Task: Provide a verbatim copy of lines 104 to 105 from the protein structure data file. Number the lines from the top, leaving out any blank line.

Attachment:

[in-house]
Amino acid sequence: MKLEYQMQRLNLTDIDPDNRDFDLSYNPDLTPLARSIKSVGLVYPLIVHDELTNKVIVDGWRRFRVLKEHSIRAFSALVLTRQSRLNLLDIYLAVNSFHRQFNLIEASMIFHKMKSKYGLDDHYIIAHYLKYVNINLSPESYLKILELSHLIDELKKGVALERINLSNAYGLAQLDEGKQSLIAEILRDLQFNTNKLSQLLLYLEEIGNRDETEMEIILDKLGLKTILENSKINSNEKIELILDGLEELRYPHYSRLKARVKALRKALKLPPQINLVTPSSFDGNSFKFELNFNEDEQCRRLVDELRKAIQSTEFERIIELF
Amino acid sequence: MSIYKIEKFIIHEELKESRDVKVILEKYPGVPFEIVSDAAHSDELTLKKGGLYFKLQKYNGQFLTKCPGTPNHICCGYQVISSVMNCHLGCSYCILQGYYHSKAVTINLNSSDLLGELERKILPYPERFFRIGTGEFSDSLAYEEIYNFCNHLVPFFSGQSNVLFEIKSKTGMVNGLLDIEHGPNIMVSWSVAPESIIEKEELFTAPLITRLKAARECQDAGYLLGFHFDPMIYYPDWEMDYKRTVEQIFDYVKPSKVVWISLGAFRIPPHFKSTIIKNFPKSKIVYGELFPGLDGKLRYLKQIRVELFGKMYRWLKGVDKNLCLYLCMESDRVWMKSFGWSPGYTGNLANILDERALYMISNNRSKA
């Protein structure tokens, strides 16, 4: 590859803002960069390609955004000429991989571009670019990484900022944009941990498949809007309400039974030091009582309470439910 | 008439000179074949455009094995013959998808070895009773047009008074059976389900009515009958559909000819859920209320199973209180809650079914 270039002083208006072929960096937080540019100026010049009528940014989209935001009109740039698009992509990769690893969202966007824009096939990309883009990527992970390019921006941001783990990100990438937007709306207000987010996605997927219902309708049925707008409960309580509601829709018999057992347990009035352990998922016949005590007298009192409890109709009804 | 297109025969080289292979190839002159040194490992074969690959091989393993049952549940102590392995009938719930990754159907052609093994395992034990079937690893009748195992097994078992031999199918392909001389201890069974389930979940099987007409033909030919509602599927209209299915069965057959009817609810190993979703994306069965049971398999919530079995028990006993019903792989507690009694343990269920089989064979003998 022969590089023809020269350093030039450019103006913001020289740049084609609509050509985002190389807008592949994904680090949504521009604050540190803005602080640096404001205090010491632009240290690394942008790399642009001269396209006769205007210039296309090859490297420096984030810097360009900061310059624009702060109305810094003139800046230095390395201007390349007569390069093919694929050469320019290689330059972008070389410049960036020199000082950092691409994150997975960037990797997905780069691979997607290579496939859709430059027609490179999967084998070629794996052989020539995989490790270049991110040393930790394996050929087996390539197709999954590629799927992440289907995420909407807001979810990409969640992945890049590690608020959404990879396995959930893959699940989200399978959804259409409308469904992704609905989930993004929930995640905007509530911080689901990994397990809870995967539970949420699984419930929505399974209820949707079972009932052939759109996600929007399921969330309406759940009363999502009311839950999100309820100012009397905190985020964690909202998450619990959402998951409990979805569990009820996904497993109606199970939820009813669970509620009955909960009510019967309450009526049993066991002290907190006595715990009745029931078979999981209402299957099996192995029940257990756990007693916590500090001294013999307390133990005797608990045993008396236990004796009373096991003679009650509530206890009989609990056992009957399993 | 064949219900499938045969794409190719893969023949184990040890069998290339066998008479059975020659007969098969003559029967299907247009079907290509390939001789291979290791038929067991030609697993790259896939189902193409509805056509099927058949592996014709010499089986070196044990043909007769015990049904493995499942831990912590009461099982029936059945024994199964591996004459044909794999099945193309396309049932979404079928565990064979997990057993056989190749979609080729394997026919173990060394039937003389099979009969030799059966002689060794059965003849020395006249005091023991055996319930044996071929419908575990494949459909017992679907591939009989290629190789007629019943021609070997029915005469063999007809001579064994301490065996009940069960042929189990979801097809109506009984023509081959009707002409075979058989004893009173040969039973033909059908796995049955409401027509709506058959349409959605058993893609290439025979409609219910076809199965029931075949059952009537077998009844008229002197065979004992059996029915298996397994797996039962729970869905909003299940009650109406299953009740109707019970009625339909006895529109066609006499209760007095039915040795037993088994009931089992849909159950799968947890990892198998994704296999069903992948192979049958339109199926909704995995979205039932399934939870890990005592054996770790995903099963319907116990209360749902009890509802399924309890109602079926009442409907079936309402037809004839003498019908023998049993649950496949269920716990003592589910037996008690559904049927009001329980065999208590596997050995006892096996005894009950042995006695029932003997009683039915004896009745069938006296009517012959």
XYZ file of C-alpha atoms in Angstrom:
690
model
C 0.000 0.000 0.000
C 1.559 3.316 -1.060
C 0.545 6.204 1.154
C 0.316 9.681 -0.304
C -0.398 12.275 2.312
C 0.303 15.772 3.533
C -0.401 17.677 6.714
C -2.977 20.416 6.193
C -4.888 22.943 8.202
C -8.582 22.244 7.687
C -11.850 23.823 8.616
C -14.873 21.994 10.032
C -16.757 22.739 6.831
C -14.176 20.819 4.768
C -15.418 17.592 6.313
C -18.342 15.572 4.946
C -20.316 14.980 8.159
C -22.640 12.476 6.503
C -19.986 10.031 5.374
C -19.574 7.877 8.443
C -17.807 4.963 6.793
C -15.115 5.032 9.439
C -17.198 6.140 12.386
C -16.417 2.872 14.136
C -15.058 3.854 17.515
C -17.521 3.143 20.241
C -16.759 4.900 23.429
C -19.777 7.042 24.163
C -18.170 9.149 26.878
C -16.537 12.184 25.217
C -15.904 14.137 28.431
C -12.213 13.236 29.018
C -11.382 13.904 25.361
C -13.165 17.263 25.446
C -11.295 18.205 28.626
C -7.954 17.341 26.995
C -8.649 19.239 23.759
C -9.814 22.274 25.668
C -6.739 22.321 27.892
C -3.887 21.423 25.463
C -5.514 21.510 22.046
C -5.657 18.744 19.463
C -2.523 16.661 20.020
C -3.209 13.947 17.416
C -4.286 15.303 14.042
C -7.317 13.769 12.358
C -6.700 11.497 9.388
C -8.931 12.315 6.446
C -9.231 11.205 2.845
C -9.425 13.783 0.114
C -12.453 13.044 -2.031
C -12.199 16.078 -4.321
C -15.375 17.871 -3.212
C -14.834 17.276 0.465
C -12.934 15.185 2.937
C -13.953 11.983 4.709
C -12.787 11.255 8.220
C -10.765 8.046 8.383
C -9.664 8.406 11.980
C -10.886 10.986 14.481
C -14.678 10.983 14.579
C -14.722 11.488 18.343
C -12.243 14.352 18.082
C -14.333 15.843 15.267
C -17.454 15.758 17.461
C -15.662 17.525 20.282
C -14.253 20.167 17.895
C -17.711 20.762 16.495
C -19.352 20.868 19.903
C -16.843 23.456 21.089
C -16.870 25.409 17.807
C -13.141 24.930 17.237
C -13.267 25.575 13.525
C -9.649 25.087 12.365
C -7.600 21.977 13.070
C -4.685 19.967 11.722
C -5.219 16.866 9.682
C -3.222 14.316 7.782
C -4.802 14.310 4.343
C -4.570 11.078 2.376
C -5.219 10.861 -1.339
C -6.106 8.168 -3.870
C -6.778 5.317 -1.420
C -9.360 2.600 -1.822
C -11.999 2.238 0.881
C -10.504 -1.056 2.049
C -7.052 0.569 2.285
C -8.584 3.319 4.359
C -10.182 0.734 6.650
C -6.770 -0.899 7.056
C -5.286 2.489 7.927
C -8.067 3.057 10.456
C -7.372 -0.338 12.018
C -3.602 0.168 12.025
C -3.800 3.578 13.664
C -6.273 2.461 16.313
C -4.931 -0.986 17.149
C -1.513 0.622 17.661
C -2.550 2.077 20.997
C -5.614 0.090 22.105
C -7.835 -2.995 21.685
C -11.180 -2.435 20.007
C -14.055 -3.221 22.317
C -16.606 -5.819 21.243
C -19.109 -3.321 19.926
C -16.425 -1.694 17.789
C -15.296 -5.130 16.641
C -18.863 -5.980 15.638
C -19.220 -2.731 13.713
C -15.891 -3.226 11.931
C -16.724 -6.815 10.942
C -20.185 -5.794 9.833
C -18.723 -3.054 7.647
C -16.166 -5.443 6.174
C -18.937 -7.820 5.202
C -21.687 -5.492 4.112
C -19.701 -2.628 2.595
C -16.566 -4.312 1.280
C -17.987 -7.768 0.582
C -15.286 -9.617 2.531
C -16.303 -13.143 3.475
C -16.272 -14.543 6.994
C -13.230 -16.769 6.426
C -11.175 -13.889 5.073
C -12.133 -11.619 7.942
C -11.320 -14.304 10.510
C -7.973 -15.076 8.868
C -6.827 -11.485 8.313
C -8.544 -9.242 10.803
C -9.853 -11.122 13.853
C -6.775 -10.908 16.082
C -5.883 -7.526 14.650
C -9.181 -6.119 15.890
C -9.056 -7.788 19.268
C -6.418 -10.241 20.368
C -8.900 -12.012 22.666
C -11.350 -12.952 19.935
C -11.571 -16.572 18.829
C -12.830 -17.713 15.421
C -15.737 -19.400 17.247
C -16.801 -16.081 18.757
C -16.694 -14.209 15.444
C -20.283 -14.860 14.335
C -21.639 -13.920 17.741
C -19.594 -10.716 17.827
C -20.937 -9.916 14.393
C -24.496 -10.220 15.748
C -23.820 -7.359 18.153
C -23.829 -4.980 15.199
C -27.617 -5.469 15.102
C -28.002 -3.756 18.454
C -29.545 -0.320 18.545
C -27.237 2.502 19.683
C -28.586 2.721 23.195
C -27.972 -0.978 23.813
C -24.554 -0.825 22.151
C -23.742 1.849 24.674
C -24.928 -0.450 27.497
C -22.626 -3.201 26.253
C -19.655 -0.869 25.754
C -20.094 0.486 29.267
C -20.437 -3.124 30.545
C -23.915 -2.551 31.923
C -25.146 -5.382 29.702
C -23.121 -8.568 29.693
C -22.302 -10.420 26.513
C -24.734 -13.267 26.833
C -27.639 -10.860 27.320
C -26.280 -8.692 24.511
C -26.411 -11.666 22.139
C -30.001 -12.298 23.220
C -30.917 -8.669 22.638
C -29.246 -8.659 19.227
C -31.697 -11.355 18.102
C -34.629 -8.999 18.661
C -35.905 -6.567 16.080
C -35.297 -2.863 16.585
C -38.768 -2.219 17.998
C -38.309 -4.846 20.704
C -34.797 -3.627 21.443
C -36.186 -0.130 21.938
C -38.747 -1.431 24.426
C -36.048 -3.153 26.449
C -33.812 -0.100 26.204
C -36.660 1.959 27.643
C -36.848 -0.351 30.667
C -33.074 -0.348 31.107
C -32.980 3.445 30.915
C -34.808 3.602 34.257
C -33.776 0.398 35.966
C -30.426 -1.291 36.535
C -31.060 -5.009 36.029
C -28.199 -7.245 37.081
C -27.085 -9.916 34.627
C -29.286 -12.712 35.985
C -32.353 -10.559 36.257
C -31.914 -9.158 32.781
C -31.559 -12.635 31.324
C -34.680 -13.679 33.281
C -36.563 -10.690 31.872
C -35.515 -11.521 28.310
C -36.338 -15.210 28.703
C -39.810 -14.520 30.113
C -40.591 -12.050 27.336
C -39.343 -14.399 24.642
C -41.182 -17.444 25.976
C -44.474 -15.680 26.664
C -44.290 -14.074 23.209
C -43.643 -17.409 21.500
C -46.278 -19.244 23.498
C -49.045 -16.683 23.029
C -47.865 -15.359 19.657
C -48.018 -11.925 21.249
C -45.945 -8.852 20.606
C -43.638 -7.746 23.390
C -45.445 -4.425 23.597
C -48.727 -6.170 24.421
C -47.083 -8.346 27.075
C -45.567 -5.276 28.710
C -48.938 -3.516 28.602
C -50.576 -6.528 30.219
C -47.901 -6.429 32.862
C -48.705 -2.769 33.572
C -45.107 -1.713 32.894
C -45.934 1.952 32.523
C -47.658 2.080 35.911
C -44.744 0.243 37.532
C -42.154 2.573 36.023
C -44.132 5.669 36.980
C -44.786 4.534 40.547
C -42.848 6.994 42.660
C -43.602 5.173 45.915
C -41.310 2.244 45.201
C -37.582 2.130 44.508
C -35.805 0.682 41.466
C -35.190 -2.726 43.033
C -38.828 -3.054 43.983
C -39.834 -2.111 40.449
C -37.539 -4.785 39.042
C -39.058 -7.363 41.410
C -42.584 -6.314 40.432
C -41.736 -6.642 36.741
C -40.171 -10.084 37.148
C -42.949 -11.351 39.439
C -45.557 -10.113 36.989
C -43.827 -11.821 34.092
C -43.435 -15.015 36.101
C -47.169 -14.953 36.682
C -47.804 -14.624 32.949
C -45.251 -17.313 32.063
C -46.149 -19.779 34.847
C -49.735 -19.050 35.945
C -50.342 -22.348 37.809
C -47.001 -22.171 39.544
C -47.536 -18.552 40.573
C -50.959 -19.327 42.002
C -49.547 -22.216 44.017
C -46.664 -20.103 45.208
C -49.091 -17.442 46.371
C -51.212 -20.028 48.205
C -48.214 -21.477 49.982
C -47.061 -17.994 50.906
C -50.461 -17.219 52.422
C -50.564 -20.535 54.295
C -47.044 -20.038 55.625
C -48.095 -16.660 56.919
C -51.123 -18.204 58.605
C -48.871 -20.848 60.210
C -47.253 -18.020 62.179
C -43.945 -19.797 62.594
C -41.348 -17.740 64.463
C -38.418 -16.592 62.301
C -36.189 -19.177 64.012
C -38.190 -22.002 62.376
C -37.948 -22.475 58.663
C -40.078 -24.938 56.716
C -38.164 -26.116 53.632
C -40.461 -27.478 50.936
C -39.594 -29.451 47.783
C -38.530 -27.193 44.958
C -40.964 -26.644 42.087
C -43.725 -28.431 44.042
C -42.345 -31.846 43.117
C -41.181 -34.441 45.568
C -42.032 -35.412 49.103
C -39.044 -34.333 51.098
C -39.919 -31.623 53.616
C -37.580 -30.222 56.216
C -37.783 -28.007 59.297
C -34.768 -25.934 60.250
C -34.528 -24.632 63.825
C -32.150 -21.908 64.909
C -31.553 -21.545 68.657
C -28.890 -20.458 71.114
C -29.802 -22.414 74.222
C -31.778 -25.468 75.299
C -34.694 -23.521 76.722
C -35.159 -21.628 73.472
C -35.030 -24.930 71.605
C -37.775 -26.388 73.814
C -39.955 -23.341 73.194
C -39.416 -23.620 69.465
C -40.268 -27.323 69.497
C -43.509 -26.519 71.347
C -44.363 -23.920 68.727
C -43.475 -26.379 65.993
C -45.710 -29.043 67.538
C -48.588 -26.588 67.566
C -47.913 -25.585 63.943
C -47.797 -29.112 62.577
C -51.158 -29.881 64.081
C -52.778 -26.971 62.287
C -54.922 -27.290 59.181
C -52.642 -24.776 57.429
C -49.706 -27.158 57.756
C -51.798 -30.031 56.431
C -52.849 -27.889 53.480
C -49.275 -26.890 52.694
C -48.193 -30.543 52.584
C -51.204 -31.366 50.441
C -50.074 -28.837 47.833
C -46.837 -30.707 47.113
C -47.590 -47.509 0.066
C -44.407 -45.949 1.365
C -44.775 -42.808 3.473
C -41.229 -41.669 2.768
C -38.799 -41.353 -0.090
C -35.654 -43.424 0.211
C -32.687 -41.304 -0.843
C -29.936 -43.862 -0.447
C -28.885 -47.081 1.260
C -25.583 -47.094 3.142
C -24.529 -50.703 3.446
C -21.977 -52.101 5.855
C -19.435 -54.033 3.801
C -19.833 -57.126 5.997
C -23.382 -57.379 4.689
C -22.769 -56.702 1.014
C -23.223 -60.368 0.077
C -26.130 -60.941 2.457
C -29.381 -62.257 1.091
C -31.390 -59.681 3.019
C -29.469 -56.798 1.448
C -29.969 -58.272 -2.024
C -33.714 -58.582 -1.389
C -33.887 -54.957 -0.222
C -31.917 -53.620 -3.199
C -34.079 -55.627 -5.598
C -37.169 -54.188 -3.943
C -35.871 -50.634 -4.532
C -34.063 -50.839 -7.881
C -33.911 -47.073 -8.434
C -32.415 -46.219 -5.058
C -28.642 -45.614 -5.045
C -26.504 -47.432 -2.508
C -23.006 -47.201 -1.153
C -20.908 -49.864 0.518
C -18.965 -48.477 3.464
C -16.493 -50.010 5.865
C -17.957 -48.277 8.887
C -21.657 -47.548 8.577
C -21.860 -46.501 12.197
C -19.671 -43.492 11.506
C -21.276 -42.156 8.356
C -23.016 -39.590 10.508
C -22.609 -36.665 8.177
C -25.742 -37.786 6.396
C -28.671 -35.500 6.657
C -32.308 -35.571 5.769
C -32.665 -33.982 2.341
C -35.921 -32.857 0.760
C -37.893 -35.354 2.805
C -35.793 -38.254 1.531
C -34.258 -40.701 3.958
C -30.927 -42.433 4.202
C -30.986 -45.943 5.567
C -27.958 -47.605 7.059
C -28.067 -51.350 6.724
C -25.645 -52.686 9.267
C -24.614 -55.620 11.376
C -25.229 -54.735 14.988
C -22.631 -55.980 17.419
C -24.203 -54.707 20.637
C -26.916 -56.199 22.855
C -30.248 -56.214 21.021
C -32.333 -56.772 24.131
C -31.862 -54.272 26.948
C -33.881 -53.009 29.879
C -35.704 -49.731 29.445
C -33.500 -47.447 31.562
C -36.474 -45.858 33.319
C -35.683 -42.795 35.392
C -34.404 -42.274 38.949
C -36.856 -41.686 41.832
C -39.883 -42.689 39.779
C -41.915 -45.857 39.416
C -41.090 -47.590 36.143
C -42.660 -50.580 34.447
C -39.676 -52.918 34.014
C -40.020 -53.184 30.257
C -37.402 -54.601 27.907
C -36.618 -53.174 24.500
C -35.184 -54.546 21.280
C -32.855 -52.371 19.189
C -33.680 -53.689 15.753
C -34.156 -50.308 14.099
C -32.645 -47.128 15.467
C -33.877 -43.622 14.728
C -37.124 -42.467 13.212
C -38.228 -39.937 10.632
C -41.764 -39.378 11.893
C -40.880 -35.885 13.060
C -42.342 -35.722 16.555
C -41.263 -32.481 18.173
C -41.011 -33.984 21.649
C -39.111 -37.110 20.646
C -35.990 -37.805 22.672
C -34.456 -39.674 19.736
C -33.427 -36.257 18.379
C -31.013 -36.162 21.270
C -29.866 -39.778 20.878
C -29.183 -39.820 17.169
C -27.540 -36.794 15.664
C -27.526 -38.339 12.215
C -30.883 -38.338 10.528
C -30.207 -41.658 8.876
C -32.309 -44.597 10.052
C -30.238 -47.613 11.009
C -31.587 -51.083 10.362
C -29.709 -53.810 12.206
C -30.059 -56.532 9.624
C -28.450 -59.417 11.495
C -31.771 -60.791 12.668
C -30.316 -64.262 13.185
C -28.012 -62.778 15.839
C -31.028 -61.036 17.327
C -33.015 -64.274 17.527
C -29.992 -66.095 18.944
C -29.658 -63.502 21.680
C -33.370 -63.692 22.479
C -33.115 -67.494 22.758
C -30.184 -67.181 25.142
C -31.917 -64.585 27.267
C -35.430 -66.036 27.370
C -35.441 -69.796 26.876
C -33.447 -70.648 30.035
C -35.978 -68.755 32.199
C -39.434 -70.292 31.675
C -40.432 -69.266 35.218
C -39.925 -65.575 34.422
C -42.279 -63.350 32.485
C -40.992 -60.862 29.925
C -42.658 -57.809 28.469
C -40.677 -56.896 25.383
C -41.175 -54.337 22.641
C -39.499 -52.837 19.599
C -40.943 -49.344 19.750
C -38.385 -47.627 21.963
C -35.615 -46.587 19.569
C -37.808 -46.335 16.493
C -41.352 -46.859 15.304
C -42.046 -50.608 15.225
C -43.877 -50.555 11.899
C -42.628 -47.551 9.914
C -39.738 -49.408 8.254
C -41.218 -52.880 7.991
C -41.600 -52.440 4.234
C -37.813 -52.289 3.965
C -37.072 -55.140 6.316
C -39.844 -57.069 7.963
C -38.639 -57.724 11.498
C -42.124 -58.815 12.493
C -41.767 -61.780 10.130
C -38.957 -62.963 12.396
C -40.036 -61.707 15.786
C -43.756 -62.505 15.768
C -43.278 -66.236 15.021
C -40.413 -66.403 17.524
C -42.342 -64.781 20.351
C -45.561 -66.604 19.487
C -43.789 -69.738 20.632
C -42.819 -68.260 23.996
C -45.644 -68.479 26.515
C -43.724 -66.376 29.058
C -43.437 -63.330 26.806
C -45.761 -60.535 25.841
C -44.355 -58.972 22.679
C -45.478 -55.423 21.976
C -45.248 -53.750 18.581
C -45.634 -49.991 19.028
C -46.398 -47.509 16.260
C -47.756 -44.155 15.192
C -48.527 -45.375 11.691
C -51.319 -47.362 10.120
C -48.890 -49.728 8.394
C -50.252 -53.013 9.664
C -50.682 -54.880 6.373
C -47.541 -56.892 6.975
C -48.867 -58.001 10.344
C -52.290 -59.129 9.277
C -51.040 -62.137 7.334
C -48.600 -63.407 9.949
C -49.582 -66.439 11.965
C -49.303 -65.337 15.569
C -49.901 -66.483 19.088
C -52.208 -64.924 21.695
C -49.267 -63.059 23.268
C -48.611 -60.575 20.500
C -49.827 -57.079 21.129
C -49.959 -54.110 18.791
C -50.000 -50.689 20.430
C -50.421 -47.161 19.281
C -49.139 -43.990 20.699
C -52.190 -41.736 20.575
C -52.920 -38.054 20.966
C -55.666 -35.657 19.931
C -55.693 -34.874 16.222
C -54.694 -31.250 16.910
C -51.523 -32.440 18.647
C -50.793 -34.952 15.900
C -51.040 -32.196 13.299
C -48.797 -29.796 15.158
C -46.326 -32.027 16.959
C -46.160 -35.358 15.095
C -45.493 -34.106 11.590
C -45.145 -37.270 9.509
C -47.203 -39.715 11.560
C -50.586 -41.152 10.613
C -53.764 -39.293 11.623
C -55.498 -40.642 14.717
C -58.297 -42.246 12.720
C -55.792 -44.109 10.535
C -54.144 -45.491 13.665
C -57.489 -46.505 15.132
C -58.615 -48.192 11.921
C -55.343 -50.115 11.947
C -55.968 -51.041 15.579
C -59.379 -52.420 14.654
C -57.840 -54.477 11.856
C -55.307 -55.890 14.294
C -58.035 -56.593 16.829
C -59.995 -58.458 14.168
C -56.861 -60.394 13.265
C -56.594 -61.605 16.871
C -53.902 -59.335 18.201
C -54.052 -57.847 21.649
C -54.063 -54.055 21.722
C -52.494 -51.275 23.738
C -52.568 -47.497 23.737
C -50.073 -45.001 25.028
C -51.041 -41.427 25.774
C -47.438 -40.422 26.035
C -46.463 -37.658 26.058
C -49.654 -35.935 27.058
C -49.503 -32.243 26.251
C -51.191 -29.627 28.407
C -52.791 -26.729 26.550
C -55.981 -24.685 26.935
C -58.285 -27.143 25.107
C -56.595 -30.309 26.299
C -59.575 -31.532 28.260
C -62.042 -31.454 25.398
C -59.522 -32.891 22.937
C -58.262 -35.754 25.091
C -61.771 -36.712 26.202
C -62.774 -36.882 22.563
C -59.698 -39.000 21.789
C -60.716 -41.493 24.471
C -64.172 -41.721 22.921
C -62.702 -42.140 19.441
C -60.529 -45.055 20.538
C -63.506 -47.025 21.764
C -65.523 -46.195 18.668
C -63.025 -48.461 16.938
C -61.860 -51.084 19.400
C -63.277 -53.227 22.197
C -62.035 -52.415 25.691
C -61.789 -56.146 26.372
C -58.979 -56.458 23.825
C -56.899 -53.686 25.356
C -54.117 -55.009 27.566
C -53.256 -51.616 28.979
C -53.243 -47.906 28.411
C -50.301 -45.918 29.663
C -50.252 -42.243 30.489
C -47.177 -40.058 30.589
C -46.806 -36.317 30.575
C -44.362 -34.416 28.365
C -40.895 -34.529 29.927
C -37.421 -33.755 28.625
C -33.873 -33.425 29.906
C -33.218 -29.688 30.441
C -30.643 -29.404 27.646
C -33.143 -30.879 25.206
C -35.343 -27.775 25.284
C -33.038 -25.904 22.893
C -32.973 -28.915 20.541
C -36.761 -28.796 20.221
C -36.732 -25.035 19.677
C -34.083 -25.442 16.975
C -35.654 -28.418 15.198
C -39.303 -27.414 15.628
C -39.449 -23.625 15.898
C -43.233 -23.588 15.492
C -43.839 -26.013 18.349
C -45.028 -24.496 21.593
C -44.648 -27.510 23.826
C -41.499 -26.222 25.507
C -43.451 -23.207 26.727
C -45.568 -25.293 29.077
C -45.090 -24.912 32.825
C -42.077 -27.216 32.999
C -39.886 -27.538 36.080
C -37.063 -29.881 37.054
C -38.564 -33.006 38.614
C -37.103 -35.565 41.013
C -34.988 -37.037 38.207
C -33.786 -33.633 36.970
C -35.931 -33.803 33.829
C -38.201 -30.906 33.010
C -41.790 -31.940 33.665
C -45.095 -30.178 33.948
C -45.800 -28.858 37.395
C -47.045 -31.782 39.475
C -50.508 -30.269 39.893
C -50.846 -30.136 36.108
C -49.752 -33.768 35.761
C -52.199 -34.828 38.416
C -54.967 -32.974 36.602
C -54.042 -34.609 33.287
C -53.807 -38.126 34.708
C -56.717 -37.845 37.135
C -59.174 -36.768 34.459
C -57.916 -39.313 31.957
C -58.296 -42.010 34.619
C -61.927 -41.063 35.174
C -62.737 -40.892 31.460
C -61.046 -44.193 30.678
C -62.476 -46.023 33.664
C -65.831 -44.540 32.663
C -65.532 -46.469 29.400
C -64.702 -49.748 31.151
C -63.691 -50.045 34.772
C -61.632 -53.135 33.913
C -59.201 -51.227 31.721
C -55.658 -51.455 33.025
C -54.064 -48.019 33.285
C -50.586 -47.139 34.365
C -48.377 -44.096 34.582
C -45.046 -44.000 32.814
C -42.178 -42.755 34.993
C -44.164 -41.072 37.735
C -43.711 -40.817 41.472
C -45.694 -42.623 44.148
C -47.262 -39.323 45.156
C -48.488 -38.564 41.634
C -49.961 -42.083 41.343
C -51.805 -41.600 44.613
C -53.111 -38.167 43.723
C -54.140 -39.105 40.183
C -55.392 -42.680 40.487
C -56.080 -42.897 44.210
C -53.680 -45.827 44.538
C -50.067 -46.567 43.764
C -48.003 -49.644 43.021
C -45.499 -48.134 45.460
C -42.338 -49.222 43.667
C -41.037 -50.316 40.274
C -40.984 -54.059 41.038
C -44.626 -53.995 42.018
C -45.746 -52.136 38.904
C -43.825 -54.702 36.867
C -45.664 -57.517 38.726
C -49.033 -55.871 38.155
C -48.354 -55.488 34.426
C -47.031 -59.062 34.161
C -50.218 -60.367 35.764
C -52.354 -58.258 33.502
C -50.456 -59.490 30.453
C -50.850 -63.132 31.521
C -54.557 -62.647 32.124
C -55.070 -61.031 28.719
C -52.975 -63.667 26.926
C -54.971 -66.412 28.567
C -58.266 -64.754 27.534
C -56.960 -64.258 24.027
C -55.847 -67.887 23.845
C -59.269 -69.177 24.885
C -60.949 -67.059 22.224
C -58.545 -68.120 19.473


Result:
C -4.931 -0.986 17.149
C -1.513 0.622 17.661